Auto-immune diseases, such as lupus, are frequently genetically complex and can be caused by different mutations in many different genes, making it hard to identify the pathway that leads to these diseases. Correctly identifying the genetic cause of lupus in an individual is important when choosing a precision therapy for them. When diseases that develop in different ways have very similar symptoms, yet have very different treatments, how do doctors decide how to proceed? New research from an international collaboration of medical researchers, clinicians and bioinformaticians at the Centre for Personalised Immunology, headquartered at The Australian National University, has identified rare variants in two genes that cause a particular form of lupus, which reveals exactly how it should be treated.

The team has collected genome data from individuals that suffer from systemic lupus erythrematosis to build the largest dataset of its type for this disease in Australia. Within the group of lupus sufferers, they identified rare mutations in lupus-associated genes, mutations which have been shown to increase the patterns of inflammation typical of this disease. A key part of this research conducted by the Centre for Personalised Immunology was the collection and sequencing of over 4000 patient genomes.

Processing and analysis of this significant dataset was accomplished using NCI’s computing and data expertise. Access to the computational resources of NCI was an essential factor that allowed the team to make their findings.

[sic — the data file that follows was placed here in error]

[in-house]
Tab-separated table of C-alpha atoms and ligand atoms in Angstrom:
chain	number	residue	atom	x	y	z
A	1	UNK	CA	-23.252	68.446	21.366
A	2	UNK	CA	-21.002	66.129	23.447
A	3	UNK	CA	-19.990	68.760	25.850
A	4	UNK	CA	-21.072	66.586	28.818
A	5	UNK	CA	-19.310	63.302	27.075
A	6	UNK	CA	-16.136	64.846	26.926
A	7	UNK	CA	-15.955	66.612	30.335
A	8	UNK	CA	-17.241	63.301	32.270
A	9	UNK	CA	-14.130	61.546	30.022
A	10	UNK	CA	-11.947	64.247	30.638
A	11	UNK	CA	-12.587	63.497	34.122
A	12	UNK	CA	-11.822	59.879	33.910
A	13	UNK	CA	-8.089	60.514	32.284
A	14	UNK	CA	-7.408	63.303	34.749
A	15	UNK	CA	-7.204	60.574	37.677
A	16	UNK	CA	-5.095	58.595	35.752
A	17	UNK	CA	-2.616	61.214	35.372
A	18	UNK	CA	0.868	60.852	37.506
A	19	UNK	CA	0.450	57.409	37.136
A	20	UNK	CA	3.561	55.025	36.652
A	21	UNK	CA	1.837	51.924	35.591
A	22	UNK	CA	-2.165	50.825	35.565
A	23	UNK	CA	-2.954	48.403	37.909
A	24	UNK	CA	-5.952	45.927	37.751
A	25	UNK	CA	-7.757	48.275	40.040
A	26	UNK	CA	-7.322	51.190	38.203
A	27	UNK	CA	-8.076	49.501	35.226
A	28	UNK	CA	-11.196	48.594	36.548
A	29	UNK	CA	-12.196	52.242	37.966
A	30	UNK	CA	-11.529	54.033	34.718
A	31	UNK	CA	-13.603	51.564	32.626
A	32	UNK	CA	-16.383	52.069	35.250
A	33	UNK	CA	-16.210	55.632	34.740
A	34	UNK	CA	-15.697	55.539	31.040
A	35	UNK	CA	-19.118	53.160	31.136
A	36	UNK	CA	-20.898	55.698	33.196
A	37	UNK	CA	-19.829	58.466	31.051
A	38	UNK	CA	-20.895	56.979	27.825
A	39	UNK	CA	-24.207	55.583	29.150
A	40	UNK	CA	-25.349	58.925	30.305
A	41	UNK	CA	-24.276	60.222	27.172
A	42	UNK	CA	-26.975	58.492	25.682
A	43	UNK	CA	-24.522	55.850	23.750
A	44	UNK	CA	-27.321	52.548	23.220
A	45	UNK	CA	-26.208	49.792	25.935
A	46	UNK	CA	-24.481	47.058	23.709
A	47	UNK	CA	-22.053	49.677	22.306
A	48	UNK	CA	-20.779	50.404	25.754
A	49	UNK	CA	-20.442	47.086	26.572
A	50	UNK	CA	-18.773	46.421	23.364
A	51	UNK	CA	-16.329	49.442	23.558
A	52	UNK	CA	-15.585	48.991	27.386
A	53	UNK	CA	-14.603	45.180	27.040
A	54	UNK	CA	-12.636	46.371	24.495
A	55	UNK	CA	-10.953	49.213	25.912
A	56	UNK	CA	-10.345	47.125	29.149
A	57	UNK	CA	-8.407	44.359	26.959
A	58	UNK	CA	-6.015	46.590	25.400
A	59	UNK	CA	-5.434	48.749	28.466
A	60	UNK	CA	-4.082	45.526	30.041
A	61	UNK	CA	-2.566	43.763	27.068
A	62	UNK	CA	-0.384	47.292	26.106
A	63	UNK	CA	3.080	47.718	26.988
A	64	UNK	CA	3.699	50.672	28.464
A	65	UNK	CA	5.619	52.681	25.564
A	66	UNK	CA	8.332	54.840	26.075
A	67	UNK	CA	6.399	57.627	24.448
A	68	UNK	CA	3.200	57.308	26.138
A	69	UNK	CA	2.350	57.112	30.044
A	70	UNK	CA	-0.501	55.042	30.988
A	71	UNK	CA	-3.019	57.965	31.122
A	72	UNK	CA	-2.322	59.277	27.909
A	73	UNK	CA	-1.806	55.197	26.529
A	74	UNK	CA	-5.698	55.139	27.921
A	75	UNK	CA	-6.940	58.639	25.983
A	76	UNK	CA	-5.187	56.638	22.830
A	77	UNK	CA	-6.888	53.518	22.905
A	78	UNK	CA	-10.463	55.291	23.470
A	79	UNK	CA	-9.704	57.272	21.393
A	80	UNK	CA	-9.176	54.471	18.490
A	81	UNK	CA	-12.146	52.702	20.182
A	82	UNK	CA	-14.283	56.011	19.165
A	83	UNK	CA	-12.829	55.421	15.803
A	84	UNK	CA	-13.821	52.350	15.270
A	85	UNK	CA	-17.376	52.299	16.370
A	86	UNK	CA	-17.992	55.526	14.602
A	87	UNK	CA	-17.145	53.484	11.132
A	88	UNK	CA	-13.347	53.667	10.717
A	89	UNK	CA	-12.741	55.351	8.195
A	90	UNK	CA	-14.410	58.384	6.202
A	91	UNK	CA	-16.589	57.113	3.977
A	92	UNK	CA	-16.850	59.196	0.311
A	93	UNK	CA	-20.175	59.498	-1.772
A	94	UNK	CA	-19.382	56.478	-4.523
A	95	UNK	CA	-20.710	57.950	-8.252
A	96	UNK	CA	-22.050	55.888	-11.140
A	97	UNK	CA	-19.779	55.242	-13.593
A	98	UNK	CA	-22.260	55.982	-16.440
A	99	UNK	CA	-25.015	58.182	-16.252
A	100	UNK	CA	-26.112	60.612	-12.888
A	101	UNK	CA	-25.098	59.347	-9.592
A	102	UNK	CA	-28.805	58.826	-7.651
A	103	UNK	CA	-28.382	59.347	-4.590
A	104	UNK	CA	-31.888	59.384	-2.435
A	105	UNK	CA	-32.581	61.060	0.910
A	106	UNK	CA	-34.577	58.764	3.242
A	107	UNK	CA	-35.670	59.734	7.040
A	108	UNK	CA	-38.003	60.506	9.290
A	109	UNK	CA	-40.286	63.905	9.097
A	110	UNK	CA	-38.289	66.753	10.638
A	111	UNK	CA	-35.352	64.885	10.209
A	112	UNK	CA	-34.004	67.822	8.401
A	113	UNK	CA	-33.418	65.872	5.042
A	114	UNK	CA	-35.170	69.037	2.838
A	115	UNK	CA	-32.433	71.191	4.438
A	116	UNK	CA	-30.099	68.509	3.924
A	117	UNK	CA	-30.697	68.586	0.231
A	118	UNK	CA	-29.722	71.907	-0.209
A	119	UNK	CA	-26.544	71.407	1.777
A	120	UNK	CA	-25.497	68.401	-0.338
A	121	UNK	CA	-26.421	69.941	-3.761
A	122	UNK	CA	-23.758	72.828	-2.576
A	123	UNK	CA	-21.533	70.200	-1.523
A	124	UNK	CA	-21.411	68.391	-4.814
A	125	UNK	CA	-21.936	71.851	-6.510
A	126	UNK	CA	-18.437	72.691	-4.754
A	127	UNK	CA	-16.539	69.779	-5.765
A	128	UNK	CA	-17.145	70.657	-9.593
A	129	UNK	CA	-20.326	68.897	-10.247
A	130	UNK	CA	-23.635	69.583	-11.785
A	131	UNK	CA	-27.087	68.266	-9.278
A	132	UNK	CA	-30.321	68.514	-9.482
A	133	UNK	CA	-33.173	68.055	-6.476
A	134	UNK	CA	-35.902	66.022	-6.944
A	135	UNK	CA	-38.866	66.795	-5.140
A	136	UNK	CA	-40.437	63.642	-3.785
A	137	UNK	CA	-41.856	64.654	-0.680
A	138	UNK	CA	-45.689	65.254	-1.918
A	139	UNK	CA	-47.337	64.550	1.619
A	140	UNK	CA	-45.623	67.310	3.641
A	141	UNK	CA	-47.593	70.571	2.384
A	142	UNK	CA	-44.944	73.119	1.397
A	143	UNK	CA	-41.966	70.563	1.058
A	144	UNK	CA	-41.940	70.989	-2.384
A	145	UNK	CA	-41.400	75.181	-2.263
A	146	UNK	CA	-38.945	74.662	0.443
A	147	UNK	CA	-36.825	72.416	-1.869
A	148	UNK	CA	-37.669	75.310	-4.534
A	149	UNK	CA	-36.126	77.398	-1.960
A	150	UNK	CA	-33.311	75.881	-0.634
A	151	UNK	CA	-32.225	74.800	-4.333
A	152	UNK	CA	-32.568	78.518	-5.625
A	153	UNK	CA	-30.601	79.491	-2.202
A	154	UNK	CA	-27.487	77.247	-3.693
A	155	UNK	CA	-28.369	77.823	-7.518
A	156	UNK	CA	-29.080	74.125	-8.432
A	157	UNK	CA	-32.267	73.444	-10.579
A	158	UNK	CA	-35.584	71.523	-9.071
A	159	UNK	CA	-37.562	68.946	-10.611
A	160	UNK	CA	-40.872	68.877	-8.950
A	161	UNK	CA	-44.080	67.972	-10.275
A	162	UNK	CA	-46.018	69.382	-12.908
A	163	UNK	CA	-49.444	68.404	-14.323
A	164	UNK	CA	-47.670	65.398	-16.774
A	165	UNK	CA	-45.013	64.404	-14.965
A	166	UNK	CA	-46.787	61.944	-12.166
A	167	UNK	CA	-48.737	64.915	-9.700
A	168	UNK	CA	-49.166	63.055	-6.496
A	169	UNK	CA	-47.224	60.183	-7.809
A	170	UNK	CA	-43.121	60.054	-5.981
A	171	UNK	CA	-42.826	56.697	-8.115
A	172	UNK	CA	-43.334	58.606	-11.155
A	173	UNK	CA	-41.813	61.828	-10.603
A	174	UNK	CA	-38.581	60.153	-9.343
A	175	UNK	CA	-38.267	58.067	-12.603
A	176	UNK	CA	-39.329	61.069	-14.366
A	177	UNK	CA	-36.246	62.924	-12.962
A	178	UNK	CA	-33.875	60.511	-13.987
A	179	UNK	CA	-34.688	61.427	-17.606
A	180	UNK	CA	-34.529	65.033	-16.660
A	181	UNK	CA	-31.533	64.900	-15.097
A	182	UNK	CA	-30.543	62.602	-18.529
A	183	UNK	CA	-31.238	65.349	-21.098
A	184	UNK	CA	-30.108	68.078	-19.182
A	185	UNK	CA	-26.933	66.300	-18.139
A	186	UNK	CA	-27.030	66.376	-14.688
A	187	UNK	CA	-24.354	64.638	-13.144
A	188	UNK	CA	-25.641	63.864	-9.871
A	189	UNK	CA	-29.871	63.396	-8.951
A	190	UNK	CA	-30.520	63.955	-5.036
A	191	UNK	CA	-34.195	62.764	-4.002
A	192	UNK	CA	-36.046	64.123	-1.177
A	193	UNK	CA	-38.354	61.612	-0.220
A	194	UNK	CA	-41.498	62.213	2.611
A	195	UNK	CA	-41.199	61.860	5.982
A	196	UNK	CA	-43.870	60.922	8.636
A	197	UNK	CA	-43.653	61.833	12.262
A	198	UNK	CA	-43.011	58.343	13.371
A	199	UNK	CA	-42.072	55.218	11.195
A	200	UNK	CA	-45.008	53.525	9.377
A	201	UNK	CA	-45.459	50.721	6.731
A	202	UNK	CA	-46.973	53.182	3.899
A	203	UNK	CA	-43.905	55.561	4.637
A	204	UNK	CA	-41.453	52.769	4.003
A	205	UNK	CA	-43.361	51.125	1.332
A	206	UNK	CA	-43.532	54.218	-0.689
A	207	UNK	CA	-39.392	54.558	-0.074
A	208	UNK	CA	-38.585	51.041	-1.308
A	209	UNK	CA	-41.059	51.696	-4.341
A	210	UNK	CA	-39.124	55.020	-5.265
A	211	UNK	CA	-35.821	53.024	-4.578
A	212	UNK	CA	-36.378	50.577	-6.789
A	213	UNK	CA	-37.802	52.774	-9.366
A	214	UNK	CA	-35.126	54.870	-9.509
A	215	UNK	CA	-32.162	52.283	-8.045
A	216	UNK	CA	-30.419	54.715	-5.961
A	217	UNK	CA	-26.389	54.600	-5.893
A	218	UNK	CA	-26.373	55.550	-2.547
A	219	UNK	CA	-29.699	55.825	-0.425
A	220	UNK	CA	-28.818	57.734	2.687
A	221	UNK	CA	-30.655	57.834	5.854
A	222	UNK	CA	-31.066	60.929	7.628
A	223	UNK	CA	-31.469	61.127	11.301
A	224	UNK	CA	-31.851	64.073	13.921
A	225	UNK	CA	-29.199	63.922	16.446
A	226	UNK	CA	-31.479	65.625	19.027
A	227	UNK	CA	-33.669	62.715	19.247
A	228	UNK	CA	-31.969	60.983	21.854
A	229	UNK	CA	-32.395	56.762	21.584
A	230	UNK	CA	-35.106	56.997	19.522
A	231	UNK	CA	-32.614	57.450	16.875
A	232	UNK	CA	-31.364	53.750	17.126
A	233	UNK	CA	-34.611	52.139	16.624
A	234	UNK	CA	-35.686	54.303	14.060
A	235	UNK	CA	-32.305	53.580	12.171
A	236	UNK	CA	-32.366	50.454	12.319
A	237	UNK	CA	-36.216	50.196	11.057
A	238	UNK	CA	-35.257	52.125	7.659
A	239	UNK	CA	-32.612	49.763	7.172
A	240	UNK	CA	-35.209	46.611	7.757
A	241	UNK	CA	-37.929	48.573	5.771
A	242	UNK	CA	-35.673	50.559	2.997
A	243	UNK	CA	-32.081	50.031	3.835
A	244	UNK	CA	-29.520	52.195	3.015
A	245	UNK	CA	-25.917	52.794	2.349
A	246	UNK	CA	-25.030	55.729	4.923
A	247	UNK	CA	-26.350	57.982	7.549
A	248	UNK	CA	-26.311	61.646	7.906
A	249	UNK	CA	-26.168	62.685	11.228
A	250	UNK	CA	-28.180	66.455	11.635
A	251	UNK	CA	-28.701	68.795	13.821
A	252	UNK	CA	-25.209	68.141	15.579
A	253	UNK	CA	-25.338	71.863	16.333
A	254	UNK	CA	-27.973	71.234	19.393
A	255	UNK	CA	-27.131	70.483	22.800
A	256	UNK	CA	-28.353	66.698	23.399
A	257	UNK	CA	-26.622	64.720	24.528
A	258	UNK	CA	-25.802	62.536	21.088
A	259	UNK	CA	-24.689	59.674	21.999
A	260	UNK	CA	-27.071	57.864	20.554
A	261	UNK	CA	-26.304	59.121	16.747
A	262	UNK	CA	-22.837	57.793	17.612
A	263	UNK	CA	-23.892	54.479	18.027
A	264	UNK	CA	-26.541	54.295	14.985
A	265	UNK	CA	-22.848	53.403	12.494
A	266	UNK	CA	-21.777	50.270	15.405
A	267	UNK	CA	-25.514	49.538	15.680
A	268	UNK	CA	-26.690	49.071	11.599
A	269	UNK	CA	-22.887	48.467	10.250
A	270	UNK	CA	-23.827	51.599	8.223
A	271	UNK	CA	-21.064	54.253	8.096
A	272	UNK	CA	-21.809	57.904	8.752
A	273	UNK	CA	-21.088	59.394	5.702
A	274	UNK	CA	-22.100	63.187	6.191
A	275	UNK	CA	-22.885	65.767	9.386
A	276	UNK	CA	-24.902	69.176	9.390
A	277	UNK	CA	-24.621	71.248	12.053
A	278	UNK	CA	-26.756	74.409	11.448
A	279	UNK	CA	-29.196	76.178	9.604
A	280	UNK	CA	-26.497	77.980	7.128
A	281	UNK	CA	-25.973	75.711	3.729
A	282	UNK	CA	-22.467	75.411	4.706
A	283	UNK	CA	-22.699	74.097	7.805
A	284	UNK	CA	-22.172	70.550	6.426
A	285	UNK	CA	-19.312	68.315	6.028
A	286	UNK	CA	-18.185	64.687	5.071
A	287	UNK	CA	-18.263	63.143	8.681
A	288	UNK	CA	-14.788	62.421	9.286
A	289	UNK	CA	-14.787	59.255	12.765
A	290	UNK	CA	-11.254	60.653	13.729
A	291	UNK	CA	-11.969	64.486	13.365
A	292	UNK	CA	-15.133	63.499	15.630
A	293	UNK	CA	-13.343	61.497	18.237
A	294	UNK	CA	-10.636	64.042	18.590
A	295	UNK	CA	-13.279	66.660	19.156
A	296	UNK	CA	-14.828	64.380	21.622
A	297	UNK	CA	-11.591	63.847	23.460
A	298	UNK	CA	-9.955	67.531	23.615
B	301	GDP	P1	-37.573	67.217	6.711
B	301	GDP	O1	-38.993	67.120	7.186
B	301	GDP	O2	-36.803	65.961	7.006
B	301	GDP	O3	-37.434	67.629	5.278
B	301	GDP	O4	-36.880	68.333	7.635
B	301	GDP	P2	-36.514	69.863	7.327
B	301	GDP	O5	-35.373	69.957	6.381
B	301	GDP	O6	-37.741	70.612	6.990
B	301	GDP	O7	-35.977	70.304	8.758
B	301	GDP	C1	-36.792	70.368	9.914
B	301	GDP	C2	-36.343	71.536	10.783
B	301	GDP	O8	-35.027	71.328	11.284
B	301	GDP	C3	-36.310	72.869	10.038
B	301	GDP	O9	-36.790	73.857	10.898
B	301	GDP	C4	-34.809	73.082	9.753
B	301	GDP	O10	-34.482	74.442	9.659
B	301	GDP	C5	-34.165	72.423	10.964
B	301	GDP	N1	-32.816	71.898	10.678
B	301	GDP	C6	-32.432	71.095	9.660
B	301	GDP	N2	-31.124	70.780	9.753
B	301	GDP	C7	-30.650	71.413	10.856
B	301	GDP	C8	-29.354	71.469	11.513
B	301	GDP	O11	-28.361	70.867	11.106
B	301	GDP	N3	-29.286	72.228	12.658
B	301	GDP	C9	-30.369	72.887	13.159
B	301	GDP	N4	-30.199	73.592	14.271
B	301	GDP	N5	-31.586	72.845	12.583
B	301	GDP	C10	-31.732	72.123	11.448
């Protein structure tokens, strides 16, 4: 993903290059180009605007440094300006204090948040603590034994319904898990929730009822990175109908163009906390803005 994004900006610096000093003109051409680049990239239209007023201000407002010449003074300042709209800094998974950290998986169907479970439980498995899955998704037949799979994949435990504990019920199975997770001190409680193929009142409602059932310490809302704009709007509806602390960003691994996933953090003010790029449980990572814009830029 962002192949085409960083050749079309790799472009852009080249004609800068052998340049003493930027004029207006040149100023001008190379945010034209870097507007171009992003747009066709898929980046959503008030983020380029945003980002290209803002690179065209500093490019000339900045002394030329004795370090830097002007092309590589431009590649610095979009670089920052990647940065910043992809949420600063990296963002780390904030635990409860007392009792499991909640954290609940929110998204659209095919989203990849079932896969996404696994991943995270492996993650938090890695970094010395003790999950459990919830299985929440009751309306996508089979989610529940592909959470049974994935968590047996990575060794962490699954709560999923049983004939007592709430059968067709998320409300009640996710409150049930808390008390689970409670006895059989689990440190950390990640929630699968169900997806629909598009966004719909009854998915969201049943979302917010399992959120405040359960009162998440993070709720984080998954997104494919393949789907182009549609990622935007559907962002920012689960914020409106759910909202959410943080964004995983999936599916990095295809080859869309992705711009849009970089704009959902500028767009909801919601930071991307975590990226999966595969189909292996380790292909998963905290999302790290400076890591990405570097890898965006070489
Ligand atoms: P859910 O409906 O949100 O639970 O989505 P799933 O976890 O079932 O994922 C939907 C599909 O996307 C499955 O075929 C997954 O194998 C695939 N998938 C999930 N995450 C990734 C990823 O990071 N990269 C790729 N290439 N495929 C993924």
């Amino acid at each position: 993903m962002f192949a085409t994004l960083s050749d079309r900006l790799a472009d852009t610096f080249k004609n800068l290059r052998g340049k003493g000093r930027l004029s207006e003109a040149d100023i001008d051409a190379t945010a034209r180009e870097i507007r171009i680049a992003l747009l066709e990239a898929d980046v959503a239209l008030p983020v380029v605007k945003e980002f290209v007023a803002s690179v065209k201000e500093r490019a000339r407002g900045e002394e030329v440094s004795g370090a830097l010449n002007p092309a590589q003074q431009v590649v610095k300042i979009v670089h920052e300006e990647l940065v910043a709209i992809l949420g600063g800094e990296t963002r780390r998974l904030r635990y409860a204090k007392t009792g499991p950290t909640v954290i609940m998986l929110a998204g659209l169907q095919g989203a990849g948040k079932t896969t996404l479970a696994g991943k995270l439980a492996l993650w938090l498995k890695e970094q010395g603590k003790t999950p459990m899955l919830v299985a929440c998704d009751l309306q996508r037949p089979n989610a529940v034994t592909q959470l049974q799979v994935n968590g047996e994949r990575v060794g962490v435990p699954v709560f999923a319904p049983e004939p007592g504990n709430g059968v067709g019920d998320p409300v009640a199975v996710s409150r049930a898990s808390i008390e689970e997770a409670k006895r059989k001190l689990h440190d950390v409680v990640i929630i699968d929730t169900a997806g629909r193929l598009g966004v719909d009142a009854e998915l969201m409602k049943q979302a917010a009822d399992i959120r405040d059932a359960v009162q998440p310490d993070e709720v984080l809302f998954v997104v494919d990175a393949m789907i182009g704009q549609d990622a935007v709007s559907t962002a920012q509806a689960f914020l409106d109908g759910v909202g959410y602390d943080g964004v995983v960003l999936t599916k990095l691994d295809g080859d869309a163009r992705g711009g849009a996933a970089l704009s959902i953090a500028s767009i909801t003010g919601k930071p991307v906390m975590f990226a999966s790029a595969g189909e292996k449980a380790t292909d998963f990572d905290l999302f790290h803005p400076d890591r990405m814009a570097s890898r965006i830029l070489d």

Bioinformatician Dr Dan Andrews from the John Curtin School of Medical Research says, “Having access to NCI’s world-class supercomputing and data storage simplifies so much of the research process. We can do so much more scientific work by fully making use of the amazing capacities available to us just across the road.

“NCI solves so many problems for us that other research teams just have to deal with themselves. We have stored and processed over 4000 human genomes, and haven’t even scratched the surface of what we can learn from them yet.”

The research team is now working on finding other genes and variants that lead to diseases like lupus. Given the complexity of both the disease and the human genome, the more supercomputing power they can put behind the project the better.

This research highlight was originally published in the 2018-2019 NCI Annual Report.